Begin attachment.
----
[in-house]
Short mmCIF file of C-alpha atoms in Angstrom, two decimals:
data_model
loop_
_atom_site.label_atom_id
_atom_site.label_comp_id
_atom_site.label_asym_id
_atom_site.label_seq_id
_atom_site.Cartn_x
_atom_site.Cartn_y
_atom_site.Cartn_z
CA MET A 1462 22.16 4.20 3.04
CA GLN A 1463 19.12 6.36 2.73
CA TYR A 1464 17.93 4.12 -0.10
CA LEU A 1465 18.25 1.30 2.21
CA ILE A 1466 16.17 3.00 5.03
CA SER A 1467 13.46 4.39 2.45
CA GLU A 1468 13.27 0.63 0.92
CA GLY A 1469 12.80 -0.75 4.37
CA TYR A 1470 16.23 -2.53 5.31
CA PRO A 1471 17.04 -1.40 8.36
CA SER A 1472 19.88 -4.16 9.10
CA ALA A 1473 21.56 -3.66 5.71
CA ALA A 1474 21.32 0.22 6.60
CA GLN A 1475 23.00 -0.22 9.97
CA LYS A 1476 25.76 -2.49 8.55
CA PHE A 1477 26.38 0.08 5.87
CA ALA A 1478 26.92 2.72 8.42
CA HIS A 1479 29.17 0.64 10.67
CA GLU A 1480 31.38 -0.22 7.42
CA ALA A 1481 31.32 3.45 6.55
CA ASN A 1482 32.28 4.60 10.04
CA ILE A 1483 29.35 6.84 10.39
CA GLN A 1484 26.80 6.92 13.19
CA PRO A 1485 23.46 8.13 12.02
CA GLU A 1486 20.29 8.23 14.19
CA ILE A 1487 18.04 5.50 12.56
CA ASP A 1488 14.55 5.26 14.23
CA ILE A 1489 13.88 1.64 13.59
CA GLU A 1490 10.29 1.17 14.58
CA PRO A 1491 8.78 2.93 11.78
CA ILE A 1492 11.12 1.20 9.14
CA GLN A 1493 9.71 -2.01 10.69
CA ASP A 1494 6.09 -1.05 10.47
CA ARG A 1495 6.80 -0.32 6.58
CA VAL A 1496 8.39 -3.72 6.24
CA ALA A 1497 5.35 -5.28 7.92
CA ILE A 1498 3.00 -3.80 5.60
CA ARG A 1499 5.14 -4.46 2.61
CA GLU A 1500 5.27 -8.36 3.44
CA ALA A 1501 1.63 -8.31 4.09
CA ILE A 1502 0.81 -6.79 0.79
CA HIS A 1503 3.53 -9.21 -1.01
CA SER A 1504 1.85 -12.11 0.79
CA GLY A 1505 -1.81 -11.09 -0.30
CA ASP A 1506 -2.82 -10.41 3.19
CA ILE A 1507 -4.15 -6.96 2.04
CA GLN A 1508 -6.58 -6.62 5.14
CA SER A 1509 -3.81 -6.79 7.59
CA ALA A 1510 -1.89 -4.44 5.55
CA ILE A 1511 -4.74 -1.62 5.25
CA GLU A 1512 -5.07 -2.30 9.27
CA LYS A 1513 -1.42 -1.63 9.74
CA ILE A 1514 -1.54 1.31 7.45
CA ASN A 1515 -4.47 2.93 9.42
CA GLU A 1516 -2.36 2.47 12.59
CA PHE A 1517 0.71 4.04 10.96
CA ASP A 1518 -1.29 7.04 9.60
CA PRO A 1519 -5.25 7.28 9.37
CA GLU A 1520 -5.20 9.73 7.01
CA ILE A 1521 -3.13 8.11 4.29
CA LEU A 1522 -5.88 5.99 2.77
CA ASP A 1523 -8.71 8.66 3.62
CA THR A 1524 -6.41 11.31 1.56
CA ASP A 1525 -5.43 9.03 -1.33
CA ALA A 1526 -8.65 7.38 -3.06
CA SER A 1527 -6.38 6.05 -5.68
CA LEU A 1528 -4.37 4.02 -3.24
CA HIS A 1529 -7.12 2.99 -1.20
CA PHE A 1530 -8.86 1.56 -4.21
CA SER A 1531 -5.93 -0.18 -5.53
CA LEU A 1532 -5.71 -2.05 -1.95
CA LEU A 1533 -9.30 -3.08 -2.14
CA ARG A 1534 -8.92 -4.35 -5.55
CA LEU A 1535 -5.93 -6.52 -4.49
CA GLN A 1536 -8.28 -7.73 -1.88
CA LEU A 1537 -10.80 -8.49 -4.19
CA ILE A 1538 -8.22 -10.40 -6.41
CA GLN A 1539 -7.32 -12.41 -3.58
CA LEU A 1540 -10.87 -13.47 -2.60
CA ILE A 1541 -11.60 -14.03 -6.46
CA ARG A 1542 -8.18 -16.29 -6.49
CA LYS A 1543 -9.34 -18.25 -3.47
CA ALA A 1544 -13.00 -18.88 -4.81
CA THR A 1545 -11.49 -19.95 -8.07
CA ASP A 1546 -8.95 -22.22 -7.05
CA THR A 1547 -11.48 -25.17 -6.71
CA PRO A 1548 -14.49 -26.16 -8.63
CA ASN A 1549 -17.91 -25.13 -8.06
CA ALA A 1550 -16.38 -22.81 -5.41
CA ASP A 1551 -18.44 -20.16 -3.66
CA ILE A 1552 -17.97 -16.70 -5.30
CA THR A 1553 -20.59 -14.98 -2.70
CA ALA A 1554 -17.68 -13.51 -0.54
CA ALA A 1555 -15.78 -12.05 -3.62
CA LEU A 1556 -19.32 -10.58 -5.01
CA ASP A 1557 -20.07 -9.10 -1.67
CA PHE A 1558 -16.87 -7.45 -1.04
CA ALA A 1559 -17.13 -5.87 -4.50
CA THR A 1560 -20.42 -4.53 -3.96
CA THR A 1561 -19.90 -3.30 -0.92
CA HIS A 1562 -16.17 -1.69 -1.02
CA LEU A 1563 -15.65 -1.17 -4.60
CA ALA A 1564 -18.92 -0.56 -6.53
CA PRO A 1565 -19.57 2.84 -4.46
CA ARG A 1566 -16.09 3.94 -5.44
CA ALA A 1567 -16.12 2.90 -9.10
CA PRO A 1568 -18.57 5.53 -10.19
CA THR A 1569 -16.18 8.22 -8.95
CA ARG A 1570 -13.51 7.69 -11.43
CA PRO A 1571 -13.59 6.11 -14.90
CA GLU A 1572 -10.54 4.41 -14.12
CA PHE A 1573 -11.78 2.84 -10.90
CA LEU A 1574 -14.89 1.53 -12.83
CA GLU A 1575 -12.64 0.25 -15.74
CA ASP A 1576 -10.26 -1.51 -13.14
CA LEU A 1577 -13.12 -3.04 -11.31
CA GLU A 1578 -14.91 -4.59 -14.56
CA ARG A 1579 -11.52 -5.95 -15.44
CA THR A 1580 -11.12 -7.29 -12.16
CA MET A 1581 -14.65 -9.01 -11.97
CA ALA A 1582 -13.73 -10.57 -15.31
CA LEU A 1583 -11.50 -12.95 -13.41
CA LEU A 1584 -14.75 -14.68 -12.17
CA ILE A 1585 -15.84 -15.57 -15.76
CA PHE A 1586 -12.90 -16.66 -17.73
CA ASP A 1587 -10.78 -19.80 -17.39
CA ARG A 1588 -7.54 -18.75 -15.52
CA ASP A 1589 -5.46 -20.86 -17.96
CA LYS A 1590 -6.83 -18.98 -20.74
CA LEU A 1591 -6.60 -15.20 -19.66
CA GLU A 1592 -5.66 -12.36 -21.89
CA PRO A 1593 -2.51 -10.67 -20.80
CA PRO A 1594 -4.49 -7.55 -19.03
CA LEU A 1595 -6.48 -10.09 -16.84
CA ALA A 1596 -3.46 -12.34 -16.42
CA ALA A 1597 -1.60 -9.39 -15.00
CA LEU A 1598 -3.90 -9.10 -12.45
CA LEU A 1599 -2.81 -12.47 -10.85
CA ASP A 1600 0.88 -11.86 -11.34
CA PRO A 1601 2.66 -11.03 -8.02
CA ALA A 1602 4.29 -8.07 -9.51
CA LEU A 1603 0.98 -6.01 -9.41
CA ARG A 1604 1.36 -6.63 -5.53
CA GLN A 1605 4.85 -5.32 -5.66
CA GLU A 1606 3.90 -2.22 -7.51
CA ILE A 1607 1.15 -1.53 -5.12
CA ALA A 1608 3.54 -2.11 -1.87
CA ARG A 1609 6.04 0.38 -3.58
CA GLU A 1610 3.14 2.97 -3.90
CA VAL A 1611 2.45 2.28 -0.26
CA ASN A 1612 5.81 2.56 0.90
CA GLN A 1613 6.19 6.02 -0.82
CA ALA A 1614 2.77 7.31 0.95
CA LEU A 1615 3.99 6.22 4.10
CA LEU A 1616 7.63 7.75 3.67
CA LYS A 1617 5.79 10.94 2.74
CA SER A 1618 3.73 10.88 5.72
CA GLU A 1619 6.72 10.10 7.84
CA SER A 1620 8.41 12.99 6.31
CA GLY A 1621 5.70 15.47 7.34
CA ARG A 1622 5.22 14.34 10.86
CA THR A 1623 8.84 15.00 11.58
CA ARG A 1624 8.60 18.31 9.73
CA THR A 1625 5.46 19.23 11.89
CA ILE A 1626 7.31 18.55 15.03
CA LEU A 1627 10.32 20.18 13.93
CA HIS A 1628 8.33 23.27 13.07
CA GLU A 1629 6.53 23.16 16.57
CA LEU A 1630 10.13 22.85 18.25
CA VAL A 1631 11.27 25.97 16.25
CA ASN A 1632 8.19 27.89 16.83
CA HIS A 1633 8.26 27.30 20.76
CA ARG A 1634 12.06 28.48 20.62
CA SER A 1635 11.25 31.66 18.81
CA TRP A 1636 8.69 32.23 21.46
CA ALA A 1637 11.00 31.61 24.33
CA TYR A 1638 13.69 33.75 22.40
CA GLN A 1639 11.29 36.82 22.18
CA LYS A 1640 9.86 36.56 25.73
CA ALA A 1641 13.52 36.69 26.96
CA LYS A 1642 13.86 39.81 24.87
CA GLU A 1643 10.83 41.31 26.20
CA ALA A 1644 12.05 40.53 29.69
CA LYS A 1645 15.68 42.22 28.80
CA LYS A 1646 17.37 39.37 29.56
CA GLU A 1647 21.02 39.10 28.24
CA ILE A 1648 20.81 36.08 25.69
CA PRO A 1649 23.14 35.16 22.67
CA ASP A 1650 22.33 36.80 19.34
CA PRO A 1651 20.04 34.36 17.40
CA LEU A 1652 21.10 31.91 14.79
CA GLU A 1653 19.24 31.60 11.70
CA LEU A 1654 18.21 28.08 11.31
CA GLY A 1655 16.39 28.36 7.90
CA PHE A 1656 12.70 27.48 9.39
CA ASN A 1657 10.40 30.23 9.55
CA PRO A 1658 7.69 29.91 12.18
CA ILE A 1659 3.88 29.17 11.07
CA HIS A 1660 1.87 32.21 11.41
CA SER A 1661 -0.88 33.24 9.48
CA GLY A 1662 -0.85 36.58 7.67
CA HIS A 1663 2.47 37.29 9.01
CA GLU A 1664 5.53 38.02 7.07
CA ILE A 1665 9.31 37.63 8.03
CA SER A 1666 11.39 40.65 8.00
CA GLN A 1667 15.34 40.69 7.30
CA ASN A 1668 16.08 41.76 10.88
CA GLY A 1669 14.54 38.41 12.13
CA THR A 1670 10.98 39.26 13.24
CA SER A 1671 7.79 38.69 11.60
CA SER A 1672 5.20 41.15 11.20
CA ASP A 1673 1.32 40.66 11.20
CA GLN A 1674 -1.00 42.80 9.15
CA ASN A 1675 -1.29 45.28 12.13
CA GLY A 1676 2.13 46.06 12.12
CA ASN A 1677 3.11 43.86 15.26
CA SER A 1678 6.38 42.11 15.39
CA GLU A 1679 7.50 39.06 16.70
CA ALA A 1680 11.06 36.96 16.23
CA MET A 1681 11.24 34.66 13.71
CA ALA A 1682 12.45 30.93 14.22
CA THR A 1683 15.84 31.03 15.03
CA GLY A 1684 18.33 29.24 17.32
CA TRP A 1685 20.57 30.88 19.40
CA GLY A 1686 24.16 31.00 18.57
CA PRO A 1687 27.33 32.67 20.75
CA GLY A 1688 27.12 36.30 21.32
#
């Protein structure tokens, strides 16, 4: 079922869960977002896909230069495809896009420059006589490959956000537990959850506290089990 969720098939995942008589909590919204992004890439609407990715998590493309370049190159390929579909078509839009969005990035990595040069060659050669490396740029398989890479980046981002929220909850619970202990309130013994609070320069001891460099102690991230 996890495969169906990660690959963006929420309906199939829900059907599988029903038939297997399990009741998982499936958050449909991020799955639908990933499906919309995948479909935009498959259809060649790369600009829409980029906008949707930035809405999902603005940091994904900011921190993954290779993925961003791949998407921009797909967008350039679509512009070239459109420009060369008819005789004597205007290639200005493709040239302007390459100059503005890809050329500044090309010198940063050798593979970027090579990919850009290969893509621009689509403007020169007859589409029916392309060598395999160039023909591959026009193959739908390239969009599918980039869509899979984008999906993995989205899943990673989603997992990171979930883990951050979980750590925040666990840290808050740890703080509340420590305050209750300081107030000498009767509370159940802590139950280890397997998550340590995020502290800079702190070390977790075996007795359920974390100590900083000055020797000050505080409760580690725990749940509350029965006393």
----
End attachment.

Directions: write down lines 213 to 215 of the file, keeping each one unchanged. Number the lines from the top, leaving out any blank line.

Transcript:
CA HIS A 1663 2.47 37.29 9.01
CA GLU A 1664 5.53 38.02 7.07
CA ILE A 1665 9.31 37.63 8.03